6 Risks of Crushing Medication
Crushing medication is a common practice to make taking pills easier. However, it alters the integrity of the drug and, therefore, its effectiveness. Ideally, you should take medications without changing them.
Most drugs come in the form of tablets, pills, or capsules. For this reason, if it’s too hard to swallow them, some people break or crush them.
Why crushing medication isn’t good
Many people prefer crushing medication to make it easier to take. However, as stated in a publication in Nursing Magazine, there are some medications that are made to release their active ingredients for a certain period of time.
Therefore, it can be harmful to crush them and then consume them. Are there more reasons to avoid crushing medication? Keep reading to learn more.
1. Loss of drug stability
Difficulty swallowing is a common problem for the elderly. Also, it’s common in people with behavioral disorders.
In these cases, they crush the pills and open the capsules. Then, this leads to significant changes in the stability of the active ingredients.
It also leads to a possible loss in the effectiveness of the medicine. Also, it probably won’t taste very good!
2. Dosing error
As a general rule, you can only split tablets that are scored. However, you can’t always be accurate when breaking them because of their shape, size, or coating.
However, if you want to divide a dose, you can’t be sure that the distribution of the active ingredient is the same in the two halves. You can take the wrong dose and cause other health problems.
There are tablets that are very small, and a small difference in breaking them can cause you to go from the dose you need to a dangerous one. You can use a splitter to make the cut more precise, although it can still lead to errors.
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3. Changes in the release of the active ingredient
Crushing medication can lead to significant changes in the dose. This can affect the release and absorption characteristics of the active ingredient of the drug. In addition, it may increase the risk of side effects, or there might be problems in the efficacy of the drug.
There are medicines that have a special coating so your body can absorb them in a certain way. This type of cover regulates the release rate of the active ingredient and, therefore, the action of the medicine. When you crush it, you change how the active ingredient releases.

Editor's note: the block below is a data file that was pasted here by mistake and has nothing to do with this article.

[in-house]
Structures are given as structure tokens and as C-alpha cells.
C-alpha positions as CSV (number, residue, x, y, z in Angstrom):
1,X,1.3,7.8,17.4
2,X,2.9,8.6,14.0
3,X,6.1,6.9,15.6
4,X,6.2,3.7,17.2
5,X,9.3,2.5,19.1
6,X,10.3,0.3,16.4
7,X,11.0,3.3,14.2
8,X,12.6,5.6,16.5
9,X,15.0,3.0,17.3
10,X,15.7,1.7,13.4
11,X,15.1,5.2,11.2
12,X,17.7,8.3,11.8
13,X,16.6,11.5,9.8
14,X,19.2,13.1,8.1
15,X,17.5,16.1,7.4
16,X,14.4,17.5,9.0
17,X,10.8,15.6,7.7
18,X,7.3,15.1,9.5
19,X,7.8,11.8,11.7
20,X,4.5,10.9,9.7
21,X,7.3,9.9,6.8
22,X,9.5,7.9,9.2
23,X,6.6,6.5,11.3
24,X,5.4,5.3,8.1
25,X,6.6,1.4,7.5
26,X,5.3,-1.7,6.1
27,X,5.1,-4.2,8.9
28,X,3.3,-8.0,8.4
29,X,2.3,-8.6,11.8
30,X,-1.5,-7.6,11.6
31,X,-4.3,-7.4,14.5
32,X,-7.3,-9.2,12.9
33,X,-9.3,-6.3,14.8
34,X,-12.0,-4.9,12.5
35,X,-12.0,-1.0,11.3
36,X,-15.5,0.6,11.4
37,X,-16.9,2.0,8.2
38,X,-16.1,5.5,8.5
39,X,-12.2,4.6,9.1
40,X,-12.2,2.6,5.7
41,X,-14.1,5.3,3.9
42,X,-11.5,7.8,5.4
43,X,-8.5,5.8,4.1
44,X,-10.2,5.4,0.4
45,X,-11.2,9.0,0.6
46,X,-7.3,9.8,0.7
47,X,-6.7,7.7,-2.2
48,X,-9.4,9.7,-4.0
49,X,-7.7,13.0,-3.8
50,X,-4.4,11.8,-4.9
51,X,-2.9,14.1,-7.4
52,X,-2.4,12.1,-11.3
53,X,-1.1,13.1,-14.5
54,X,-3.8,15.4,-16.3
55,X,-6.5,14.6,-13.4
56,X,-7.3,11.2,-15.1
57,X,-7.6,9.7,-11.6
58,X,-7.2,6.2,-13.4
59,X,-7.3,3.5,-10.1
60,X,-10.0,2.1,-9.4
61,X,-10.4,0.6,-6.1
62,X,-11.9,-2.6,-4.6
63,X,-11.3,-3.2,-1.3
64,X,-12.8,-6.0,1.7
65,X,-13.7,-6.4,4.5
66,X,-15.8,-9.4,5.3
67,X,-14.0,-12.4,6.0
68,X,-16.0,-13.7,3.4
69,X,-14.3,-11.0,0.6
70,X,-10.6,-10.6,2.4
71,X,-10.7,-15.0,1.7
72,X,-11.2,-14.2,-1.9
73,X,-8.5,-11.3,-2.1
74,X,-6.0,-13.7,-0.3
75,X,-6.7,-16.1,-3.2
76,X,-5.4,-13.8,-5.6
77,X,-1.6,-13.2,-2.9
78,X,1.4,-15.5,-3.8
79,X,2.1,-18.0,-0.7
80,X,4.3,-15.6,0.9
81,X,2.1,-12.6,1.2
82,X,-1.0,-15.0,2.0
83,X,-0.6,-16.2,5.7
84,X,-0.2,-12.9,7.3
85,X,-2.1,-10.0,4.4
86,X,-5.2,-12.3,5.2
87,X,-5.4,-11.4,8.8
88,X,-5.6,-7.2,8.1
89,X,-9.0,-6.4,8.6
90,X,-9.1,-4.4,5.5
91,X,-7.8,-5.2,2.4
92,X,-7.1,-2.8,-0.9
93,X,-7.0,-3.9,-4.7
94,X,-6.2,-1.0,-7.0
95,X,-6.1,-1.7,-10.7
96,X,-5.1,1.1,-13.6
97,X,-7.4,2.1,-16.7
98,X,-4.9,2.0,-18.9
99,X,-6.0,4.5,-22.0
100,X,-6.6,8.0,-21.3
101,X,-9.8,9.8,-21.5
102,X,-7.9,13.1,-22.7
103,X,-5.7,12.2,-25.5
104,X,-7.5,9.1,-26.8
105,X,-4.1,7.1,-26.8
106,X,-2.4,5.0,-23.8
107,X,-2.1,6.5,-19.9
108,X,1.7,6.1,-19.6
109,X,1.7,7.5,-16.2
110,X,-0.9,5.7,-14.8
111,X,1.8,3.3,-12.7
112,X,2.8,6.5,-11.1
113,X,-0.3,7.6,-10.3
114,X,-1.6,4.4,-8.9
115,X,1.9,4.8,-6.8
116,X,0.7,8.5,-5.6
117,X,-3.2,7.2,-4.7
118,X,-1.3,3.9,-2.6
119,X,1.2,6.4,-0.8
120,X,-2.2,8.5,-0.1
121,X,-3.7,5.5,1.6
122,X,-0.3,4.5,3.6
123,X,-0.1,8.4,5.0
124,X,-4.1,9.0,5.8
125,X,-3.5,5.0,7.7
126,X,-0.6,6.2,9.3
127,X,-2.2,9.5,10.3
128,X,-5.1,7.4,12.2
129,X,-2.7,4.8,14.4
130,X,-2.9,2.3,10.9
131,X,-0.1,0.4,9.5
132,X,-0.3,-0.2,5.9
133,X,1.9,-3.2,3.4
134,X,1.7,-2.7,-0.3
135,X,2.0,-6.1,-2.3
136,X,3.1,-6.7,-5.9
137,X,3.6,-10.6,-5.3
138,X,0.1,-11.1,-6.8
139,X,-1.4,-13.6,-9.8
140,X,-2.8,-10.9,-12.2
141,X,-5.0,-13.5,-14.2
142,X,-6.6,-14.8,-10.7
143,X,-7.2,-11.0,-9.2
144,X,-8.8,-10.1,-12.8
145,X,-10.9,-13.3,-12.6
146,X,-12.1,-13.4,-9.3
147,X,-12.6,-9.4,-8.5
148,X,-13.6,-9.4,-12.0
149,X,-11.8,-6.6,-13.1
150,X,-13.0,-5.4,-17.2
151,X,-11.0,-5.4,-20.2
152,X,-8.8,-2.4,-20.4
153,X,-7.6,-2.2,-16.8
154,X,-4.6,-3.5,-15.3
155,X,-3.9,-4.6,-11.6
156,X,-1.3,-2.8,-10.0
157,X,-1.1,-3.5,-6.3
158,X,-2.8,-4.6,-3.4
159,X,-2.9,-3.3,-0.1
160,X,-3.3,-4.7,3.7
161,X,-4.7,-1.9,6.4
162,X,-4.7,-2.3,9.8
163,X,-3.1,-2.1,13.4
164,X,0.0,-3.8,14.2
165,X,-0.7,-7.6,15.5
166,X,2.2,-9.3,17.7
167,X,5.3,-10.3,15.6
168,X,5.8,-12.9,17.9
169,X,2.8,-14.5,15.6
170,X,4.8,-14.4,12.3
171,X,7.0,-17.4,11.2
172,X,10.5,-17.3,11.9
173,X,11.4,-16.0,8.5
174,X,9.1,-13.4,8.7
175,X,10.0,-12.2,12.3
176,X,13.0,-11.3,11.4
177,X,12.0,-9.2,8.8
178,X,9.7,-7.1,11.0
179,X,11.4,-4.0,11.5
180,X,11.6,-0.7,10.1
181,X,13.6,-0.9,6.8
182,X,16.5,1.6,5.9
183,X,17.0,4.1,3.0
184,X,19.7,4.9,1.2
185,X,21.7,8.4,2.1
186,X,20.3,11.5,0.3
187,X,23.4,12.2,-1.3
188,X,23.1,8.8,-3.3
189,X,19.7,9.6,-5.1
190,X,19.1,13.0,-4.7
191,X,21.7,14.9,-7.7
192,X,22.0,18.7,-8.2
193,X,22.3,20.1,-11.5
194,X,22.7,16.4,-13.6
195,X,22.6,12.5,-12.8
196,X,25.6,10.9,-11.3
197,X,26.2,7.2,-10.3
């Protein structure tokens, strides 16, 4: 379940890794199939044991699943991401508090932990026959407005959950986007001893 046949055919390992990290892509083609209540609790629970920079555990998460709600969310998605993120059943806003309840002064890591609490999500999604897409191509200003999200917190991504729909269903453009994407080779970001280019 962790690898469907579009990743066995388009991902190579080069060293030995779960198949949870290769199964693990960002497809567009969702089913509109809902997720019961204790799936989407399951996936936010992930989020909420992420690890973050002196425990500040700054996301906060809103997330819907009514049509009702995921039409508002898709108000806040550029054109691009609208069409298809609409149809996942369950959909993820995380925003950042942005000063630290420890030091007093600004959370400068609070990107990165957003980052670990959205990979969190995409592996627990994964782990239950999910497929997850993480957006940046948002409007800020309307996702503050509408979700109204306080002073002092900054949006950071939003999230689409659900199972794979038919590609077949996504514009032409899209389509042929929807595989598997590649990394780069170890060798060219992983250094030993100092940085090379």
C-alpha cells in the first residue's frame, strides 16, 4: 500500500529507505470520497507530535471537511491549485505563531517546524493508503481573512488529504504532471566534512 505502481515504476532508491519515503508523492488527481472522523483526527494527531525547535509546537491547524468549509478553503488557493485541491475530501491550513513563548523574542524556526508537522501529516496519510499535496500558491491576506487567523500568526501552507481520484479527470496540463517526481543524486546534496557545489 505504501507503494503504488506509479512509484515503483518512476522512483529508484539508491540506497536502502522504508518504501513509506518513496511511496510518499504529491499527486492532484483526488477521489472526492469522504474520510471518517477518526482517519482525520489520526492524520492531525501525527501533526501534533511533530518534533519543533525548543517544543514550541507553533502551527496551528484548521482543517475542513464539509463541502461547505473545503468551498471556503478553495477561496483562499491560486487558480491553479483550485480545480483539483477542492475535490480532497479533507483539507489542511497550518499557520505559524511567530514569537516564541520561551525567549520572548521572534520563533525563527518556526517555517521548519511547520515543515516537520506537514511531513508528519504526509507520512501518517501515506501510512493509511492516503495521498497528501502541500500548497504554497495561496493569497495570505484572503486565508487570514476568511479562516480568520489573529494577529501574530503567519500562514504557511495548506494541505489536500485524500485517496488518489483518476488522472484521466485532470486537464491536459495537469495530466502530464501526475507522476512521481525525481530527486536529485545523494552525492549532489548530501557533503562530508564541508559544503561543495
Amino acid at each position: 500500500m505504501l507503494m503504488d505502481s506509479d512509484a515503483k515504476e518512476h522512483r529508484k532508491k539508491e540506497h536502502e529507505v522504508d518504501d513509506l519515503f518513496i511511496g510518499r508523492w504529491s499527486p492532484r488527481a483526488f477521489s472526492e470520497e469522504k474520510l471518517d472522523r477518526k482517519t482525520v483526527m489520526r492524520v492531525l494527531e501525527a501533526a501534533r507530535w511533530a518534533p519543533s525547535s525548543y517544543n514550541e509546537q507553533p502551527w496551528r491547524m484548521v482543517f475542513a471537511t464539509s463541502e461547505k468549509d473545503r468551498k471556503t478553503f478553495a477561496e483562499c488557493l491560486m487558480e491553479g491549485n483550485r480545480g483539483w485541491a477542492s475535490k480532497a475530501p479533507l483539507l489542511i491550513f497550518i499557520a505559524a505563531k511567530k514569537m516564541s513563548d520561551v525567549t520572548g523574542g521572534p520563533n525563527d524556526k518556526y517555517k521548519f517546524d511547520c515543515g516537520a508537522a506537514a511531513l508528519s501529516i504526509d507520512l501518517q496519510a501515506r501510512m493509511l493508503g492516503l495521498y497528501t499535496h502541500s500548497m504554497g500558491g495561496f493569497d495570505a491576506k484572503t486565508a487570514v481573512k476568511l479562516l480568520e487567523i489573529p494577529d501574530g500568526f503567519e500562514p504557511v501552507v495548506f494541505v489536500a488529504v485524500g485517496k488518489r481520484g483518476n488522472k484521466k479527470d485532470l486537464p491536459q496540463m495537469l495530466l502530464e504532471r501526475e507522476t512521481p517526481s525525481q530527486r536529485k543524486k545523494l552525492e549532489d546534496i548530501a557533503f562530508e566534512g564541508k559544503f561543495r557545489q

Also, this leads to an uncontrolled supply of the drug. In fact, this can cause an insufficient dose or an overdose. Furthermore, it could even be toxic, or have an increased risk of harmful side effects.
4. Modification of absorption
Some tablets have a coating called enteric. It makes sure that the drug passes through the stomach intact, then releases the active ingredient in the intestine.
This way, it prevents irritation of the stomach lining and the effect of gastric acids. Stomach acids can destroy the active substance, or delay the start of its action.
When crushing a pill, the enteric coating changes, and this could negatively affect how it works. In addition, it could irritate your stomach and cause side effects.
5. Change in its effects
Sublingual tablets are made to dissolve quickly, so you absorb them rapidly. These medications dissolve under the tongue to reach the bloodstream in no time. Crushing a sublingual tablet completely changes its stability, and modifies its effect.
Check this out: 9 Medications and Pills for Stomach Pain
6. Risk in handling
Another drawback of crushing medication is that they can be dispersed in the air and breathed by the person handling them.
This can be a risky situation for the person handling the drug, since some medications can irritate the mucosa. Even for women, if you’re pregnant or planning to become pregnant, some drugs are teratogens (that can cause defects in the embryo).
It’s best to avoid crushing medication
A good option to avoid crushing medication is to look for other dosage forms. These alternatives can make treatment easier without having to manipulate pills. This way, you can avoid the risks we mentioned. If you have any doubts, don’t hesitate to consult your doctor or pharmacist.It might interest you...
All cited sources were thoroughly reviewed by our team to ensure their quality, reliability, currency, and validity. The bibliography of this article was considered reliable and of academic or scientific accuracy.
- Sociedad Española de Farmacia Comunitaria, F. (2009). Farmacéuticos comunitarios revista de la Sociedad Española de Farmacia Comunitaria. Farmacéuticos Comunitarios.
- Administración de medicamentos: ¿se puede alterar la integridad de la forma farmacéutica? (2011). Farmacéuticos Comunitarios.
- Catalán, E., Padilla, F., Hervás, F., Pérez, M. A., & Ruiz, F. (2001). Fármacos orales que no deben ser triturados1. Enfermería Intensiva. https://doi.org/10.1016/s1130-2399(01)78032-7